Solutions to the crisis in archaeological archives in an environment of shrinking resources often involve selection and discard of the physical material and an increased reliance on the digital. For instance, several presentations to a recent day conference on Selection, De-selection and Rationalisation organised by the Archaeological Archives Group implicitly or explicitly refer to the effective replacement of physical items with data records, where either deselected items were removed from the archive or else material was never selected for inclusion in the first place because of its perceived ‘low research potential’. Indeed, Historic England are currently tendering for research into what they call the ‘rationalisation’ of museum archaeology collections
“… which ensures that those archives that are transferred to museums contain only material that has value, mainly in the potential to inform future research.” (Historic England 2016, 2)
Historic England anticipate that these procedures may also be applied retrospectively to existing collections. It remains too early to say, but it seems more than likely a key approach to the mitigation of such rationalisation will be the use of digital records. In this way, atoms are quite literally converted into bits (to borrow from Nicholas Negroponte) and the digital remains become the sole surrogate for material that, for whatever reason, was not considered worthy of physical preservation. What are the implications of the digital coming to the rescue of the physical archive in this way?
The UK is suddenly wakening from the reality distortion field that has been created by politicians on both sides and only now beginning to appreciate the consequences of Brexit – our imminent departure from the European Union. But – without forcing the metaphor – are we operating within some kind of archaeological reality distortion field in relation to digital data?
Undoubtedly one of the big successes of digital archaeology in recent years has been the development of digital data repositories and, correspondingly, increased access to archaeological information. Here in the UK we’ve been fortunate enough to have seen this develop over the past twenty years in the shape of the Archaeology Data Service, which offers search tools, access to digital back-issues of journals, monograph series and grey literature reports, and the availability of downloadable datasets from a variety of field and research projects. In the past, large-scale syntheses took years to complete (for instance, Richard Bradley’s synthesis of British and Irish prehistory took four years paid research leave with three years of research assistant support in order to travel the country to seek out grey literature reports accumulated over 20 years (Bradley 2006, 10)). At this moment, there are almost 38,000 such reports in the Archaeology Data Service digital library, with more are added each month (a more than five-fold increase since January 2011, for example). The appearance of projects of synthesis such as the Rural Settlement of Roman Britain is starting to provide evidence of the value of access to such online digital resources. And, of course, other countries increasingly have their own equivalents of the ADS – tDAR and OpenContext in the USA, DANS in the Netherlands, and the Hungarian National Museum’s Archaeology Database, for instance).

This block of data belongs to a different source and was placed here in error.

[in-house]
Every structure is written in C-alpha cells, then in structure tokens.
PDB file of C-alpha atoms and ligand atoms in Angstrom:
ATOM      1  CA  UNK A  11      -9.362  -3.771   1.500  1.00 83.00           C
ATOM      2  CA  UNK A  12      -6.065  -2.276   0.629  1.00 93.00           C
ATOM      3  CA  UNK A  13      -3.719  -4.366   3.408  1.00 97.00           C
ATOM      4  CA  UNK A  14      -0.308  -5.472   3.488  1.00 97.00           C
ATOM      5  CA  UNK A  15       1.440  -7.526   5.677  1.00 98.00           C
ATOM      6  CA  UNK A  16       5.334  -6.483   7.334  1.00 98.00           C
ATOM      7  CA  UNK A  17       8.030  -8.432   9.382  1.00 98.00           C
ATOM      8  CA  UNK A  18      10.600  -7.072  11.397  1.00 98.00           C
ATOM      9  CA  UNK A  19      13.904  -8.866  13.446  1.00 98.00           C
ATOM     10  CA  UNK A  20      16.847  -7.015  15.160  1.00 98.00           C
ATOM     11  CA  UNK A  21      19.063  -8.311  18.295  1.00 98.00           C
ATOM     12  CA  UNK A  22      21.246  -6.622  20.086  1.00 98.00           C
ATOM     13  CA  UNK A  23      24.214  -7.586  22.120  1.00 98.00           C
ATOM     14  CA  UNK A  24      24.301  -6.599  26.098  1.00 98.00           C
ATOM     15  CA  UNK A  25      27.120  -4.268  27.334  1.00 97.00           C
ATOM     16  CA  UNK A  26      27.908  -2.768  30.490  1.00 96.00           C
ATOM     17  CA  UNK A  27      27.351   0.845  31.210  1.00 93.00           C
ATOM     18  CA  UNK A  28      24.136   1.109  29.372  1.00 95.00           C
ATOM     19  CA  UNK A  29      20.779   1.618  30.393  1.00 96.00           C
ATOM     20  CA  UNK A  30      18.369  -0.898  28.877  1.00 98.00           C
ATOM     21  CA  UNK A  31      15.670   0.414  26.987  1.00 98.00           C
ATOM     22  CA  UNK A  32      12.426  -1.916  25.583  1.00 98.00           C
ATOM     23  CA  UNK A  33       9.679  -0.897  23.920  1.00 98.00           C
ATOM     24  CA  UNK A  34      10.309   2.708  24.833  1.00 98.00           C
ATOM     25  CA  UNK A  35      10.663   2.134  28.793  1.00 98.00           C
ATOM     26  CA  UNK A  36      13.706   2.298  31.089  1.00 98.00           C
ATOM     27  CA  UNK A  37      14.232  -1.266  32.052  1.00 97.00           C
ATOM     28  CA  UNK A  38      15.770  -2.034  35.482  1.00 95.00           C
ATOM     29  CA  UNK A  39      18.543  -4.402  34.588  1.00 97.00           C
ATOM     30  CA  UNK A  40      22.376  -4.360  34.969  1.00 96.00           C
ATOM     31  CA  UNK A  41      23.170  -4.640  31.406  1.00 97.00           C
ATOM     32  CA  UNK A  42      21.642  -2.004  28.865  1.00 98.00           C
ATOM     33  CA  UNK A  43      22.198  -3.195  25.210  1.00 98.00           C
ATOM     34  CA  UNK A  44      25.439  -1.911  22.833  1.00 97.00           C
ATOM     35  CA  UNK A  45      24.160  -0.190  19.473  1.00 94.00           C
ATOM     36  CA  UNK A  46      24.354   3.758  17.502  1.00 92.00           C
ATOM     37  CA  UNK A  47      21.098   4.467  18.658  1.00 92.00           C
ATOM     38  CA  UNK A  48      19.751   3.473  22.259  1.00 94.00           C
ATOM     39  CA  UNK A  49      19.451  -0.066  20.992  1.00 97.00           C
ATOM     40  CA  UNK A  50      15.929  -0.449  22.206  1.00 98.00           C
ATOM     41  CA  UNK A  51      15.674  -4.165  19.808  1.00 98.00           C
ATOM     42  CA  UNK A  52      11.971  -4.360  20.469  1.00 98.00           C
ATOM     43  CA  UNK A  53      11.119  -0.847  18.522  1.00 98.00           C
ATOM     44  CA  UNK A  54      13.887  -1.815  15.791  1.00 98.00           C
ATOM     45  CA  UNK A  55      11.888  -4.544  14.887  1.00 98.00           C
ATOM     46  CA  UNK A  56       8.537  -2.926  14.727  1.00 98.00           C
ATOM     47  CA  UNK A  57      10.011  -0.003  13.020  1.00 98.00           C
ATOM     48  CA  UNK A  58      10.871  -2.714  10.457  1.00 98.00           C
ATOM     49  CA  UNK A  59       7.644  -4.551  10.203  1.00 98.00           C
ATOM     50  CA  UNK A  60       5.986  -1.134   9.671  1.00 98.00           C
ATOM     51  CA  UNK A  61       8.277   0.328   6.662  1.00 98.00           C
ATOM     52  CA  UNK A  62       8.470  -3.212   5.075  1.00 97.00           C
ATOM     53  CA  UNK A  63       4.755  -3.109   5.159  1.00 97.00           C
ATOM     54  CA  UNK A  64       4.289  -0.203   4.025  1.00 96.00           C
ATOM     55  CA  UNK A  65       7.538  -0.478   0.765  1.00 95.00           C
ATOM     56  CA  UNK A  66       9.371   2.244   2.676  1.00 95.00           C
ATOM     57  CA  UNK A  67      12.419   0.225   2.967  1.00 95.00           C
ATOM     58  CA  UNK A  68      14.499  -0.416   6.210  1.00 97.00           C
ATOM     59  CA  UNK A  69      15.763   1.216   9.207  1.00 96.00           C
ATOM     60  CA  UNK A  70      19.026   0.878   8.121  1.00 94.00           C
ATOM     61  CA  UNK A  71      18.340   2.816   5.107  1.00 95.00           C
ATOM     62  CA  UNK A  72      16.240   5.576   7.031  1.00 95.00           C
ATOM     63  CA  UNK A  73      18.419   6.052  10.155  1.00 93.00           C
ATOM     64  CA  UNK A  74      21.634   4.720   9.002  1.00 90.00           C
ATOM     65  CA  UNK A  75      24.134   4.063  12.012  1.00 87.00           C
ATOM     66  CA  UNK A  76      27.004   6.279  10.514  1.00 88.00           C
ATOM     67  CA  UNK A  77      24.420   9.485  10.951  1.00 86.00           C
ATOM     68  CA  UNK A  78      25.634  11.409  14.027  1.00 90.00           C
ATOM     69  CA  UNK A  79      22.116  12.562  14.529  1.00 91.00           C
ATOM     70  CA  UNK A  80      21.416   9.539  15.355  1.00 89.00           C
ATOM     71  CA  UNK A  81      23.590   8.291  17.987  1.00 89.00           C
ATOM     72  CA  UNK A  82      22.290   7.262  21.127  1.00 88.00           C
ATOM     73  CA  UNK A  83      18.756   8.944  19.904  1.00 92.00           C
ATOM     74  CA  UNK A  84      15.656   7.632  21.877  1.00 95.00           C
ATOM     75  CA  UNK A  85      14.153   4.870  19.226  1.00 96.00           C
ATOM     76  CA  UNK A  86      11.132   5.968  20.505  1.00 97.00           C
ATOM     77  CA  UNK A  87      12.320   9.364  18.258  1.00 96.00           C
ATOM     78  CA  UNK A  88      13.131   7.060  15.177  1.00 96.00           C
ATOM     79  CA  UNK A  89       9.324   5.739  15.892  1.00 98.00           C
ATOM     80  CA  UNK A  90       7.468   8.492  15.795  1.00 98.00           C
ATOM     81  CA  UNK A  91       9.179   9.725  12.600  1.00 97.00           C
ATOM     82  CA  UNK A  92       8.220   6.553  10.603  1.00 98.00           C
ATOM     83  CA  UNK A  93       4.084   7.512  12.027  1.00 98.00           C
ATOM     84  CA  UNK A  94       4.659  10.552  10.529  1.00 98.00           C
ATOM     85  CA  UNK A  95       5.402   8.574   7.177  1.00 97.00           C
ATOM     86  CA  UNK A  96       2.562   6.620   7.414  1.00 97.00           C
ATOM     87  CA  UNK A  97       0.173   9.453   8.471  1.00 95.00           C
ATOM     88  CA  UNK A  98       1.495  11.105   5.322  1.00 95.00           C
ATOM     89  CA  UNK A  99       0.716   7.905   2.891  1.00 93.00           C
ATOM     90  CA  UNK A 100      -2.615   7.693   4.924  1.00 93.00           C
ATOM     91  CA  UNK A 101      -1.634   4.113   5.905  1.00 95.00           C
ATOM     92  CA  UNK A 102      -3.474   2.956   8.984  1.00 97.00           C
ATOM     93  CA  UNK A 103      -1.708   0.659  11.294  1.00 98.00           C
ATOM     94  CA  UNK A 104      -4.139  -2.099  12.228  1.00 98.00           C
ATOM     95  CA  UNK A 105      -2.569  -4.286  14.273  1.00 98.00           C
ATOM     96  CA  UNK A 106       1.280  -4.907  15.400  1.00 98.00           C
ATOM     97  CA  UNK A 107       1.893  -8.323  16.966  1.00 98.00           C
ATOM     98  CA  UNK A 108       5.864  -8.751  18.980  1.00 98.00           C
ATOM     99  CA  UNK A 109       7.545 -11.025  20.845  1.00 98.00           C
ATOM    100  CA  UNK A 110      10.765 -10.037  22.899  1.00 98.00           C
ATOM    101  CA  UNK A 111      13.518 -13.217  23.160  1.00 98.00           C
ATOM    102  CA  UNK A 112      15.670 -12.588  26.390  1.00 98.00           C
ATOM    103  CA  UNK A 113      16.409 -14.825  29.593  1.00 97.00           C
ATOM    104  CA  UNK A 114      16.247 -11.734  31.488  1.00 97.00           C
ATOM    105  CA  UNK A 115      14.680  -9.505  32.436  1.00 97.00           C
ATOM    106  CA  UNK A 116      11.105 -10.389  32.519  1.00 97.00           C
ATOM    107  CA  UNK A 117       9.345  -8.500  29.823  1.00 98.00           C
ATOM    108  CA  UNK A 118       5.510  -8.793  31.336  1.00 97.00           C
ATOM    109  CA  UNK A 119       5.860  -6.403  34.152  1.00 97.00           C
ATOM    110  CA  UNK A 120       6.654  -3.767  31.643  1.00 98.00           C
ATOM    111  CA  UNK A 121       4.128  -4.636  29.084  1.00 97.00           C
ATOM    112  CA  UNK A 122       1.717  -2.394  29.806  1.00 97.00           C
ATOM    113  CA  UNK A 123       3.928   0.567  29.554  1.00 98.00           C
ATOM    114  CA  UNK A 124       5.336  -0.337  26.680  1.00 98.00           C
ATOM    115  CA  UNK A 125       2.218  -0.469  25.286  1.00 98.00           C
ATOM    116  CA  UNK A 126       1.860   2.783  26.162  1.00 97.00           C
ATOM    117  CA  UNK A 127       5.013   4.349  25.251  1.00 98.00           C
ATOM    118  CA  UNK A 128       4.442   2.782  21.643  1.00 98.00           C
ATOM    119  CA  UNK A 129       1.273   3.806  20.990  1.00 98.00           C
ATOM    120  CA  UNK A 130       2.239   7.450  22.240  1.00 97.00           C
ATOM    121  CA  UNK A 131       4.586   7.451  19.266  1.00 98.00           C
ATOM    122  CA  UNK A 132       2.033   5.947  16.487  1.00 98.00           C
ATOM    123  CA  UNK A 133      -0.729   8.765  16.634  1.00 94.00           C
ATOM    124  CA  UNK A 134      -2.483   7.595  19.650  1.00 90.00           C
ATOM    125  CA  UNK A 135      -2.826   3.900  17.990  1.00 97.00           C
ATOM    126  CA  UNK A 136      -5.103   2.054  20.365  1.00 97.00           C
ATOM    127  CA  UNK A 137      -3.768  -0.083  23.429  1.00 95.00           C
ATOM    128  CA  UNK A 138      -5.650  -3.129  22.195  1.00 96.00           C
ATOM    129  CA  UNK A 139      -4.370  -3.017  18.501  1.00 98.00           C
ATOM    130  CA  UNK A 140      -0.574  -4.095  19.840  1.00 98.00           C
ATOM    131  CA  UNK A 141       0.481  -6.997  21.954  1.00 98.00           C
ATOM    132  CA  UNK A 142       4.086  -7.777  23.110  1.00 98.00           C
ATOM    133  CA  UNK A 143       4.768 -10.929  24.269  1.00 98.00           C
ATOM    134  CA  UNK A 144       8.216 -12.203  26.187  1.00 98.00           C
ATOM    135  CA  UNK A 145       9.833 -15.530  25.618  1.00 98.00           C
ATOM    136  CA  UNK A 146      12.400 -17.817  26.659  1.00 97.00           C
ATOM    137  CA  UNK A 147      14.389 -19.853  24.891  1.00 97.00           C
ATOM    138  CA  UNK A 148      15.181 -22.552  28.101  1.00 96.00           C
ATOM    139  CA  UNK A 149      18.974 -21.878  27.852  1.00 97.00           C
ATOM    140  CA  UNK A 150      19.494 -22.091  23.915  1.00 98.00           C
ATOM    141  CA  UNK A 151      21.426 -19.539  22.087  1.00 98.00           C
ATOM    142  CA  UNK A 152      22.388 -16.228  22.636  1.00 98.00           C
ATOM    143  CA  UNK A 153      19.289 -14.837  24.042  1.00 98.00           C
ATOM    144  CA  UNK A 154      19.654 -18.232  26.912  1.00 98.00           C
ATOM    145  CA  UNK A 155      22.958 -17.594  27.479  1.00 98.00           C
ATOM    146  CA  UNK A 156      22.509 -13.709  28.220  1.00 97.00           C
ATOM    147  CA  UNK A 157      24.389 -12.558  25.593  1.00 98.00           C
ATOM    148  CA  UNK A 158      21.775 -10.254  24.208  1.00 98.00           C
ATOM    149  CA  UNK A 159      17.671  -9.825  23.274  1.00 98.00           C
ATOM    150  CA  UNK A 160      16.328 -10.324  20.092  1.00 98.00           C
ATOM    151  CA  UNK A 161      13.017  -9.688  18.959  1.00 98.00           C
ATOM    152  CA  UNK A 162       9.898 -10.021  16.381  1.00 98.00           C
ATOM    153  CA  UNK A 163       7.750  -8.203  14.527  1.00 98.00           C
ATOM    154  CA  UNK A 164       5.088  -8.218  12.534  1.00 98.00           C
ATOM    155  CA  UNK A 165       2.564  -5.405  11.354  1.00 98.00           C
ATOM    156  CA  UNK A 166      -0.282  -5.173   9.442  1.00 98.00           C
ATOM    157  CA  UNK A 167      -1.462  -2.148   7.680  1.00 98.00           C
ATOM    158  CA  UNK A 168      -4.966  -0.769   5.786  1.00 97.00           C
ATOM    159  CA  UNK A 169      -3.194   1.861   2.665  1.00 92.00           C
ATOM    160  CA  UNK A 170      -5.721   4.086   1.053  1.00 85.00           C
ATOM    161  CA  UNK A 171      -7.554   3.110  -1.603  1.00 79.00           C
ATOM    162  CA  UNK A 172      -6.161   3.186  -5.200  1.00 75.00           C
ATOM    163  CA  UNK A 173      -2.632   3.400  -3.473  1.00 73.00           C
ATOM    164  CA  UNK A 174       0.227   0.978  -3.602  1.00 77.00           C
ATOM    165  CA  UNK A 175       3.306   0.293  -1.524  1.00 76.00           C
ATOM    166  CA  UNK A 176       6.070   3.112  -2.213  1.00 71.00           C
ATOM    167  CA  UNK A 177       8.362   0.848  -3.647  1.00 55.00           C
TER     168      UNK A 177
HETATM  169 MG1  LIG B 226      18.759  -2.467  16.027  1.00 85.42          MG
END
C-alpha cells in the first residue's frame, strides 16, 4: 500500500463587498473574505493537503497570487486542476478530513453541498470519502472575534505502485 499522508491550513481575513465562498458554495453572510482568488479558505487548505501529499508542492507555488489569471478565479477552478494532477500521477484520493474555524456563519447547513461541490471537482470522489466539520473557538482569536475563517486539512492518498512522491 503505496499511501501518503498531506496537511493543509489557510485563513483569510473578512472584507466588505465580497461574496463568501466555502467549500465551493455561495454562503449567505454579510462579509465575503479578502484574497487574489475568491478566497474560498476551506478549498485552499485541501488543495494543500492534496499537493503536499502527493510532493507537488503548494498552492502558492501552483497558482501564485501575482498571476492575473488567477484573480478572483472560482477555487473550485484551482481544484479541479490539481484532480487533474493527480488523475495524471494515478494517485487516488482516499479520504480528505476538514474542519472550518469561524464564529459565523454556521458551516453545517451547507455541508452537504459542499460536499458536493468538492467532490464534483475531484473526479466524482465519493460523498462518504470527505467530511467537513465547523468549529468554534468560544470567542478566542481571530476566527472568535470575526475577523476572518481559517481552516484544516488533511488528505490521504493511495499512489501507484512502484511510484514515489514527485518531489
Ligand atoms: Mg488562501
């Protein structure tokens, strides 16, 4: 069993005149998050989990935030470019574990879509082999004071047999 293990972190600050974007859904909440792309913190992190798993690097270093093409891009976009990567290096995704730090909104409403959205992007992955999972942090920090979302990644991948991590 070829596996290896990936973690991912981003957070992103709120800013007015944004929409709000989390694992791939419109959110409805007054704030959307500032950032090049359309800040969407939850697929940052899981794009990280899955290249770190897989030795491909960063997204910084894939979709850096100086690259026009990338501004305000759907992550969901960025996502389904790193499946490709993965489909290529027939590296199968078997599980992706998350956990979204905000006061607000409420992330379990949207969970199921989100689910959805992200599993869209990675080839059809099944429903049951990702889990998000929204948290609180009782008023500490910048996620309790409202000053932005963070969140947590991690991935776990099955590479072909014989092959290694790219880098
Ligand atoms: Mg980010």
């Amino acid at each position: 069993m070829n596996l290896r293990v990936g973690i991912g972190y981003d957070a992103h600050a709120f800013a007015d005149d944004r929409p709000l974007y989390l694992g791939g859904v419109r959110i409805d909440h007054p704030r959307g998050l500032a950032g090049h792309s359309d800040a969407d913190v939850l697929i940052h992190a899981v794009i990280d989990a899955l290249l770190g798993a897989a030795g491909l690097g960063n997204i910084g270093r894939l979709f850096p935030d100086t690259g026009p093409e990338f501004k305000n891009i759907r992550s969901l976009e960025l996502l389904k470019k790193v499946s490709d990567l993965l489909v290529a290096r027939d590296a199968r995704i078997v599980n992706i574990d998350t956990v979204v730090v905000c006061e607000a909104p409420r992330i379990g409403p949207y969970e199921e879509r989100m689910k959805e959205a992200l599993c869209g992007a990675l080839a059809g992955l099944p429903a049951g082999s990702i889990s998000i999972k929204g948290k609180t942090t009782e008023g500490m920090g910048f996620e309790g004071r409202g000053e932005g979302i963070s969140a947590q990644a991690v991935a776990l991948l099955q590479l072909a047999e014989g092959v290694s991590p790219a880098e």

But all is not as rosy in the archaeological digital data world as it might be.
At the same time, some of the assumptions behind Big Data were being questioned. It was no longer quite so straightforward to claim that ‘big data’ could overcome ‘small data’ by throwing computer power at a problem, or that quantity outweighed quality such that the large size of a dataset offset any problems of errors and inaccuracies in the data (e.g. Mayer-Schönberger and Cukier 2013, 33), or that these data could be analysed in the absence of any hypotheses (Anderson 2008).